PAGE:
Short answer: you don’t!
That’s right, the objective — that classic resume feature — actually doesn’t tell the recruiter much valuable information. And since your resume should never be more than two pages (one if you’re fewer than 10 years into your career), you don’t want to waste space on an objective when a professional summary is much more effective.
In this article, we’ll go over why you should replace your objective with a professional summary and how to write the best one for the job you’re after.
Let’s get into it.
Why a professional summary is better than an objective
An objective is a two-to-three sentence sales pitch that tells the recruiter who you are as a professional and announces why you’re applying for the job. Since resumes get only 7.4 seconds of the recruiter's attention on average, you want to make the most of them.
A professional summary is 12-16 phrases, conveyed in no more than four lines. It briefly and effectively shows your four audiences — screener, recruiter, future boss, and applicant tracking system (ATS) — who you are as a candidate, where you plan to go professionally today, and where your career is headed.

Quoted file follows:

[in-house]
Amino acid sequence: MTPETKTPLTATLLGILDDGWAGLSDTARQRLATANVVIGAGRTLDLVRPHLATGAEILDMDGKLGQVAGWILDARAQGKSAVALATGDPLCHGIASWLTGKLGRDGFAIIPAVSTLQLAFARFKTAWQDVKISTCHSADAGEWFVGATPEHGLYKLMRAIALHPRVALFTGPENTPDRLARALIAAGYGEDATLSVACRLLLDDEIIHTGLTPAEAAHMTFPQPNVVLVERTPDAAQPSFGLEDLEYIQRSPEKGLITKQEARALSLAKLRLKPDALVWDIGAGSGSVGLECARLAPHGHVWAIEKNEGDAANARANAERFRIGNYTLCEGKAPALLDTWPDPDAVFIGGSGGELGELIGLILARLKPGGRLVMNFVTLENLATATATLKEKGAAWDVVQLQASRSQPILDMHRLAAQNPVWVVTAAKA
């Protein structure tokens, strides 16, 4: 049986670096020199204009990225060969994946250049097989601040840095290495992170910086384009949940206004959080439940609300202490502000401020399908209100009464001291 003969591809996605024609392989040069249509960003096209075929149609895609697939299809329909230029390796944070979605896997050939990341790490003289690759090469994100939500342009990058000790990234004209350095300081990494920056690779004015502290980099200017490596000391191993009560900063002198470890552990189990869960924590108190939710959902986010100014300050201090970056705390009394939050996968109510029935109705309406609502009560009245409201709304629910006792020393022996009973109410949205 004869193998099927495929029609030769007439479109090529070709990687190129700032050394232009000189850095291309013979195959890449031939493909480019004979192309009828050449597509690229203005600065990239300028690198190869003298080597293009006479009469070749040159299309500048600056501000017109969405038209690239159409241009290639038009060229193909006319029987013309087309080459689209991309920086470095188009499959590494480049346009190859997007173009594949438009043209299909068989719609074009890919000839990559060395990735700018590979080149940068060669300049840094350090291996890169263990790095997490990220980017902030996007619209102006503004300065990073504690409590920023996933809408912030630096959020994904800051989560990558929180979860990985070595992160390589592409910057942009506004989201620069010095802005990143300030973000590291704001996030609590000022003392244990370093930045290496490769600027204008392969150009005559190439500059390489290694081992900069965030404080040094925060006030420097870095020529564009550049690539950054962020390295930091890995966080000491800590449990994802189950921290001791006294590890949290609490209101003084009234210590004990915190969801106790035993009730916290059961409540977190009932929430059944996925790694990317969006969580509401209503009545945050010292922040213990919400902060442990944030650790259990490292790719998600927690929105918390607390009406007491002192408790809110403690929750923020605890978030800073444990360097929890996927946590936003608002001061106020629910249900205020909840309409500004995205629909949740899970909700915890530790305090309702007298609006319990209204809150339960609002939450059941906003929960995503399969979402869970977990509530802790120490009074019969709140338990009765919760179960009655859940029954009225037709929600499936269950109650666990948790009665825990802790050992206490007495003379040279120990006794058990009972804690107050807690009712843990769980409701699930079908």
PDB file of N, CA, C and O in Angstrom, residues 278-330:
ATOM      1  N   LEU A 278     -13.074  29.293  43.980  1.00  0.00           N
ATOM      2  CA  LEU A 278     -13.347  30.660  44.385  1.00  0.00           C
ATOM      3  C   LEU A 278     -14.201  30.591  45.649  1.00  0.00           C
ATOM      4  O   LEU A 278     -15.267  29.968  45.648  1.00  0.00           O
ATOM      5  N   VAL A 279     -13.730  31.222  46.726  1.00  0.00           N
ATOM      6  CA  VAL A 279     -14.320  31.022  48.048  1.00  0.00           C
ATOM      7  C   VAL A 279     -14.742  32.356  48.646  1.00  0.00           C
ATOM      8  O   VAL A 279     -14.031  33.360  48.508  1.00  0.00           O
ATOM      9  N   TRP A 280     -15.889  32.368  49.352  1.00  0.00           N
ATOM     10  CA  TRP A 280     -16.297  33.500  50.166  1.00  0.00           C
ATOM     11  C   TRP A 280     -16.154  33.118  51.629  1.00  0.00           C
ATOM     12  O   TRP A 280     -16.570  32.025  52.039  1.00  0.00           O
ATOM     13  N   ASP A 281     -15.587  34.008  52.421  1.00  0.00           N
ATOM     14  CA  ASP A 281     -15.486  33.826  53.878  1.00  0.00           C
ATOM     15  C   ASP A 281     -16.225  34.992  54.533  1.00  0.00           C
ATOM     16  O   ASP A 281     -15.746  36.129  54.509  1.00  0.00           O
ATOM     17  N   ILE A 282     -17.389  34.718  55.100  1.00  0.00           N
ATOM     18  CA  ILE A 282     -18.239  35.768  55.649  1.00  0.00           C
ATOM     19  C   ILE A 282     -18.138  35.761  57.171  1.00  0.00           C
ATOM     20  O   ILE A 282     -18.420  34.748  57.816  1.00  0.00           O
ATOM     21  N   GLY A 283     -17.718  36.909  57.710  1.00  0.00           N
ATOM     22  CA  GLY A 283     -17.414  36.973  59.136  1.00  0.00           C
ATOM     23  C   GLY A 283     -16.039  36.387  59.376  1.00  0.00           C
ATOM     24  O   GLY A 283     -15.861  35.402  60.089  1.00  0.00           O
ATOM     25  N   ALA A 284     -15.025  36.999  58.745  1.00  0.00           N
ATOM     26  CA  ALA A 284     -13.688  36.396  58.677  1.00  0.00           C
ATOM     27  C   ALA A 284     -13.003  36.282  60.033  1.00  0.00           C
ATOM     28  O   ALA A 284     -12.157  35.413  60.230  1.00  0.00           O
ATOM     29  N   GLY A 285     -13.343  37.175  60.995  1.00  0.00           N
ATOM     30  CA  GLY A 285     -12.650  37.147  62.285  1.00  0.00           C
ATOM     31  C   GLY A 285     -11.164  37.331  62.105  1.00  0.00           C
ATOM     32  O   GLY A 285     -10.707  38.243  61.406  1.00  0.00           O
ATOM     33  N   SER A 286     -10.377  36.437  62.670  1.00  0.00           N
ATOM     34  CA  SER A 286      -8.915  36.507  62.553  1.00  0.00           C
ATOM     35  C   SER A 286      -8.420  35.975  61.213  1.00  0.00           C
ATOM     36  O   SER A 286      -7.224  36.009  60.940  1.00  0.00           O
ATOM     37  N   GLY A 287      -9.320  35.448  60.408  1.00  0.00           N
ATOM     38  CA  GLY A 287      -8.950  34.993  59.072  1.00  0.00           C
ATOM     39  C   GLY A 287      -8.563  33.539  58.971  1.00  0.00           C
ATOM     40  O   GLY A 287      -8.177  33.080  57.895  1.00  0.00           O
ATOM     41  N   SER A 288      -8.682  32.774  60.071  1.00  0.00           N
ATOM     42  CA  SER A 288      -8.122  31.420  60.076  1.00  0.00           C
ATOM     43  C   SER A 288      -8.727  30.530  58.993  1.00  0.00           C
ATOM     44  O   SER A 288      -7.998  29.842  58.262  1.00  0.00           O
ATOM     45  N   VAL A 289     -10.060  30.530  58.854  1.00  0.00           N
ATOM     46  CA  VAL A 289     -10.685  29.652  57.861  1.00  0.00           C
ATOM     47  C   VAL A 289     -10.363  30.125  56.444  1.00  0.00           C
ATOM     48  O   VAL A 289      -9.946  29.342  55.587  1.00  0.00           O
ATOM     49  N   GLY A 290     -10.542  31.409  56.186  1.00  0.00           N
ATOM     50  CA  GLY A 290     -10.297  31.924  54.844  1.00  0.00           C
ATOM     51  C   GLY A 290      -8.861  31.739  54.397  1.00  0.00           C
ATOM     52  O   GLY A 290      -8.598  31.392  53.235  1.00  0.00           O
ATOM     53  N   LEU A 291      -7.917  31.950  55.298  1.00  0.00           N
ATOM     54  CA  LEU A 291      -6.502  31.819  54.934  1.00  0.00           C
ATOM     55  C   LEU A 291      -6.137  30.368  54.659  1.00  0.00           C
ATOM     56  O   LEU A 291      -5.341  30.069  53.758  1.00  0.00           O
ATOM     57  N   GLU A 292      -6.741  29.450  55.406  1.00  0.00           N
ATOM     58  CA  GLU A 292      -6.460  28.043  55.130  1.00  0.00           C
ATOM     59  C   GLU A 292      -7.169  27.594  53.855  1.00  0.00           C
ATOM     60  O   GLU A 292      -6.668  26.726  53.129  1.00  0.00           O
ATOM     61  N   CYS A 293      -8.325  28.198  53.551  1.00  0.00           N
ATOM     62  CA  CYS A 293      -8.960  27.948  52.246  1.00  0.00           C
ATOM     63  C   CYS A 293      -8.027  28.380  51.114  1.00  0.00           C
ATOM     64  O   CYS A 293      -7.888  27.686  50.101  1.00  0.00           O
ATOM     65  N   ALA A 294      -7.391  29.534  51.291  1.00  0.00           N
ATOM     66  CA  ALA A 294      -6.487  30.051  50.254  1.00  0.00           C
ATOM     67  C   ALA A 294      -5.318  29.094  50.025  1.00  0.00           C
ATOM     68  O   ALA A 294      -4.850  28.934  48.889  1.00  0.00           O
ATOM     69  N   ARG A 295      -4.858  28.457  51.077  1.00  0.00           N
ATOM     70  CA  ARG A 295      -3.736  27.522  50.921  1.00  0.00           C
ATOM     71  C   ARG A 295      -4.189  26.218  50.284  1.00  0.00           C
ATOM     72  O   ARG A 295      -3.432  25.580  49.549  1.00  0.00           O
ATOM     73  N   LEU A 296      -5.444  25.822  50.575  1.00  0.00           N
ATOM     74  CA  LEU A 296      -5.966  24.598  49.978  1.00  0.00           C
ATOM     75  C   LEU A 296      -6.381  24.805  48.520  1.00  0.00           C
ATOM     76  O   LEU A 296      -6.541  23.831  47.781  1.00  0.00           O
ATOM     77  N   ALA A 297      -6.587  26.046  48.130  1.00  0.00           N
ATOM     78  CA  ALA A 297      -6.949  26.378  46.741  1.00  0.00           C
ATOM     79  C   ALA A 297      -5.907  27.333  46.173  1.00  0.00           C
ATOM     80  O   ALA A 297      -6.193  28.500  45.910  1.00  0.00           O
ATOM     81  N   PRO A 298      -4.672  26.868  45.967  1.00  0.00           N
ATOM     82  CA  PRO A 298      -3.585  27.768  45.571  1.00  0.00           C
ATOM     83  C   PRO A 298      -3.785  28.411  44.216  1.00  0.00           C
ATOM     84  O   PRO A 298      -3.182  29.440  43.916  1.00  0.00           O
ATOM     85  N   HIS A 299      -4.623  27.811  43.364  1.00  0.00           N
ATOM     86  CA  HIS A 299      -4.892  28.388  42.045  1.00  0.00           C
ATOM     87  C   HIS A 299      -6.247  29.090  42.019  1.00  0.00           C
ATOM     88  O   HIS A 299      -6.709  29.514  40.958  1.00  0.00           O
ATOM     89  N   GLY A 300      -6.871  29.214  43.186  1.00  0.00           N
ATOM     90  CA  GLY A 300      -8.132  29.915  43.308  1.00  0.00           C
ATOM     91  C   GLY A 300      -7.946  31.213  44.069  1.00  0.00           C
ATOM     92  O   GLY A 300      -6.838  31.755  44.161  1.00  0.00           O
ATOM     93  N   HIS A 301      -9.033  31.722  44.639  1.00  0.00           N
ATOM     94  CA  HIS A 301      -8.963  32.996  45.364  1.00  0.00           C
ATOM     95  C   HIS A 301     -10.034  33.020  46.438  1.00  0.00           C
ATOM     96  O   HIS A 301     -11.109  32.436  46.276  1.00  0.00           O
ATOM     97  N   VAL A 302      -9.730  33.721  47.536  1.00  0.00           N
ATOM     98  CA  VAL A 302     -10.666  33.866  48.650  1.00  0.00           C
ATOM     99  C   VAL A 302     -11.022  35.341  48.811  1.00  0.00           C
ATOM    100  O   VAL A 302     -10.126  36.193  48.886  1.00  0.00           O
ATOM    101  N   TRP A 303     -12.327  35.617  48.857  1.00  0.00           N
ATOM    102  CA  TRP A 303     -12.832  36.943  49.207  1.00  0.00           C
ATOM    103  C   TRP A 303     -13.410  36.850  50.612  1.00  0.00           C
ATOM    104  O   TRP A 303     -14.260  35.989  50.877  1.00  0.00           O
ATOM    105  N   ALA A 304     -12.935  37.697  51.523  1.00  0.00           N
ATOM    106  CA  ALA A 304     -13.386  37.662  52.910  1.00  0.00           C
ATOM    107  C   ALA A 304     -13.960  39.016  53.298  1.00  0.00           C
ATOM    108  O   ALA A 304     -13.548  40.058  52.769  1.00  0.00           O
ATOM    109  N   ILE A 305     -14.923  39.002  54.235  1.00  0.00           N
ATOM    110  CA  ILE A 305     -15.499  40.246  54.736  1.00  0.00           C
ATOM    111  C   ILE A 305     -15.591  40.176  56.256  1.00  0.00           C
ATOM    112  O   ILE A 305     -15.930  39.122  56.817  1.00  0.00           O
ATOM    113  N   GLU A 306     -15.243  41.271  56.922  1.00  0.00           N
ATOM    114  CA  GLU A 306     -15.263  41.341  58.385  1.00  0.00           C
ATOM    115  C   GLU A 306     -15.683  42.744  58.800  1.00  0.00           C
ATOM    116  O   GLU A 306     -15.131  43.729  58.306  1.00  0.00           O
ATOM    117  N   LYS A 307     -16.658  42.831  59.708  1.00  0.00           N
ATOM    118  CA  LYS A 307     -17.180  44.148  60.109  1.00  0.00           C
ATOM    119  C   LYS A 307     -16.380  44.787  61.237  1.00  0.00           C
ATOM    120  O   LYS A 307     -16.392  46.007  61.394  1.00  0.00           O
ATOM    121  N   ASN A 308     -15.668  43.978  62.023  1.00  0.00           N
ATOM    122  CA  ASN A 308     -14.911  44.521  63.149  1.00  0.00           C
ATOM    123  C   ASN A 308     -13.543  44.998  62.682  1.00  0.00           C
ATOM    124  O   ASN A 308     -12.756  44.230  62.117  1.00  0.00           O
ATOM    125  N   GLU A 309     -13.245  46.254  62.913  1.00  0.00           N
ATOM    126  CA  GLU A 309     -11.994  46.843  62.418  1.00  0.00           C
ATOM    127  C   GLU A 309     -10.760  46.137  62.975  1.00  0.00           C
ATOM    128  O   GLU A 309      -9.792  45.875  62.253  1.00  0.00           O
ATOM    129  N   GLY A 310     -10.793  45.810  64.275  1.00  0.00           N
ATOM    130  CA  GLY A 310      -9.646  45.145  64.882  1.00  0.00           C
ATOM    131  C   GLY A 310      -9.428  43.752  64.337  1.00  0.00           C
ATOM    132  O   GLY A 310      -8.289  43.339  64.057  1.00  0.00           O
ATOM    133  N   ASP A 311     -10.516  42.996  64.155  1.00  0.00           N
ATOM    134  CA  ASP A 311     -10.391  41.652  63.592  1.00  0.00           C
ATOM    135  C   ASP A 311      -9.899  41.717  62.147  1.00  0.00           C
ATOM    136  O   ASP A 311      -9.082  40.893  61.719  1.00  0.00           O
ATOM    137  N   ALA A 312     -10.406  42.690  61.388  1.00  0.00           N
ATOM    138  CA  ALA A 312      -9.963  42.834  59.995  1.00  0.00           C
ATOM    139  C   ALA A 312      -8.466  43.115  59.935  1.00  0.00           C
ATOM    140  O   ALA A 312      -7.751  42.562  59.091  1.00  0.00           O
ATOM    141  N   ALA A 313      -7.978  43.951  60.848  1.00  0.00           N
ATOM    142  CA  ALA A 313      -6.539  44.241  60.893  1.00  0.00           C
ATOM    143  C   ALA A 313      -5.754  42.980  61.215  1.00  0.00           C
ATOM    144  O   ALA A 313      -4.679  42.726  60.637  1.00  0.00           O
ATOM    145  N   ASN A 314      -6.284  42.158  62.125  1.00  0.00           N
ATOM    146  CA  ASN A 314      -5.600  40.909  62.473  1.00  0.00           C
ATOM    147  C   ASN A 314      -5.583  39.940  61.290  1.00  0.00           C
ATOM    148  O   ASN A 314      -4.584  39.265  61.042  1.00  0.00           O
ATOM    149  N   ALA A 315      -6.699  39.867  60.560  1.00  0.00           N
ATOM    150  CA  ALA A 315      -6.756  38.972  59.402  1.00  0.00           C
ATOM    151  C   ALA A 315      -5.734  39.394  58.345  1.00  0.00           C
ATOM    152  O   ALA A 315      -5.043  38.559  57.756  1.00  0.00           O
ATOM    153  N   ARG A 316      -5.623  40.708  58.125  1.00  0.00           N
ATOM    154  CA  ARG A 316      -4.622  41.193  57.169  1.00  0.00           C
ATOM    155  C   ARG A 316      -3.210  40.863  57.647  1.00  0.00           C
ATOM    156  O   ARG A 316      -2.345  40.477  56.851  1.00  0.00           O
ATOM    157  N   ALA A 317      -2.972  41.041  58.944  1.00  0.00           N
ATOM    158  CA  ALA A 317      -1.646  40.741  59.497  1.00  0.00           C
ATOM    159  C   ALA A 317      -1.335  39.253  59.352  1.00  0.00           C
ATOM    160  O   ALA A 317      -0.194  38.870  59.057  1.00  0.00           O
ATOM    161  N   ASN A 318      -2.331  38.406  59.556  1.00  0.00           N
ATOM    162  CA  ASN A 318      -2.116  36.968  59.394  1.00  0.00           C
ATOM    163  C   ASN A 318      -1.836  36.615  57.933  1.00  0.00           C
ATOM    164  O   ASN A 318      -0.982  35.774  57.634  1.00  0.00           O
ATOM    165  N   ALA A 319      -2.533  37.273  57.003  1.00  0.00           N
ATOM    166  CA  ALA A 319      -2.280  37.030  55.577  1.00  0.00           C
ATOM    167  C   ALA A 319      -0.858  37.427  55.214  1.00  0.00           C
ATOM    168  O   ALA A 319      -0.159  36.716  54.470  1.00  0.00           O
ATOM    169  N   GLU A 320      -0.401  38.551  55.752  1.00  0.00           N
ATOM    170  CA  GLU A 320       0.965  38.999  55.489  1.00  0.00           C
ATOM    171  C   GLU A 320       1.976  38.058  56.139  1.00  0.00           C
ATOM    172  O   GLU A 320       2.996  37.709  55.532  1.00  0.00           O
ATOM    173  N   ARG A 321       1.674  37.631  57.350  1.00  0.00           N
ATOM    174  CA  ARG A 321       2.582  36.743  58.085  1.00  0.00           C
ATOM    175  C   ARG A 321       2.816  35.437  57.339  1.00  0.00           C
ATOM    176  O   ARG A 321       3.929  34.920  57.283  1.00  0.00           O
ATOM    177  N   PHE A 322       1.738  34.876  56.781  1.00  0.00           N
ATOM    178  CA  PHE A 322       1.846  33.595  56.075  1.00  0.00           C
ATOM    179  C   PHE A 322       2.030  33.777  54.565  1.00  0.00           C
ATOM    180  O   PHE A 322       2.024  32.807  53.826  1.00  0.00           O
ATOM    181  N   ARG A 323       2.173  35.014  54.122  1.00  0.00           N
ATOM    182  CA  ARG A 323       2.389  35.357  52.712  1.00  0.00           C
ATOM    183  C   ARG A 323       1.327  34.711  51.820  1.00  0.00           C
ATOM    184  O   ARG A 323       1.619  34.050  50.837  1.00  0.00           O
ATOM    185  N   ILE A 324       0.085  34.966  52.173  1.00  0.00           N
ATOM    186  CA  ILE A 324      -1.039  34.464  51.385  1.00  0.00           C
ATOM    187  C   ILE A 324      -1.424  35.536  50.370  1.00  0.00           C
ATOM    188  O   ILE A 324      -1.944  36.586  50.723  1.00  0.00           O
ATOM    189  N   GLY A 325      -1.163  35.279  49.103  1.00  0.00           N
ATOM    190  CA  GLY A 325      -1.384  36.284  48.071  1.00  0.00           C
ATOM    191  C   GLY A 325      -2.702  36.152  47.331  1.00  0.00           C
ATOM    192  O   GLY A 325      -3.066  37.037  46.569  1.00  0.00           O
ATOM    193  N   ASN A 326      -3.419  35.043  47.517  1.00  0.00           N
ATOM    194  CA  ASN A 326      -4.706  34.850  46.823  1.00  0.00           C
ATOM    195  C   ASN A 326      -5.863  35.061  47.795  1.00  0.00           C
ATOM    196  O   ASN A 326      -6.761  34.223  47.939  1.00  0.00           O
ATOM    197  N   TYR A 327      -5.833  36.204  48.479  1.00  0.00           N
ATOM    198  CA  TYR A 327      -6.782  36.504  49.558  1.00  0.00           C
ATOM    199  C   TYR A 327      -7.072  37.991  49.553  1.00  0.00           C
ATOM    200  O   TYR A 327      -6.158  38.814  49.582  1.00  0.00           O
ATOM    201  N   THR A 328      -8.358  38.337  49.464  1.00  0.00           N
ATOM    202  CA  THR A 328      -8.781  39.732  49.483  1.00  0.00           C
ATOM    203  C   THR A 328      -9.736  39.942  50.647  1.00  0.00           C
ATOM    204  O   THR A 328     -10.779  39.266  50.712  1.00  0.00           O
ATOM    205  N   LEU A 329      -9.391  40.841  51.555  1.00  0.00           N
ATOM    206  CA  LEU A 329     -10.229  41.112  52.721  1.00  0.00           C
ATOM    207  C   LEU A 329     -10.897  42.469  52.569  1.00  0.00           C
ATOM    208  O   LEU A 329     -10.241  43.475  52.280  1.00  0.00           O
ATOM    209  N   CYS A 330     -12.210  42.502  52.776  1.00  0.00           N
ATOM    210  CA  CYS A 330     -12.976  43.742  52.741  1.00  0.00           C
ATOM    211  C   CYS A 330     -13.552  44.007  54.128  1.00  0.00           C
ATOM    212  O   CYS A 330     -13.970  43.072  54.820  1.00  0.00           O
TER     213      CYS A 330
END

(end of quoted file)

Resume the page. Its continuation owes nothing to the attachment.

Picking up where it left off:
A professional summary is better than an “objective” because it:
Delivers a meaningful message about your professional goals.
Provides actual information to two of your main audiences: the recruiter and your future boss.
Is designed and formatted to stand out from the rest of the resume content.
Packs a lot of info in a short, compact form.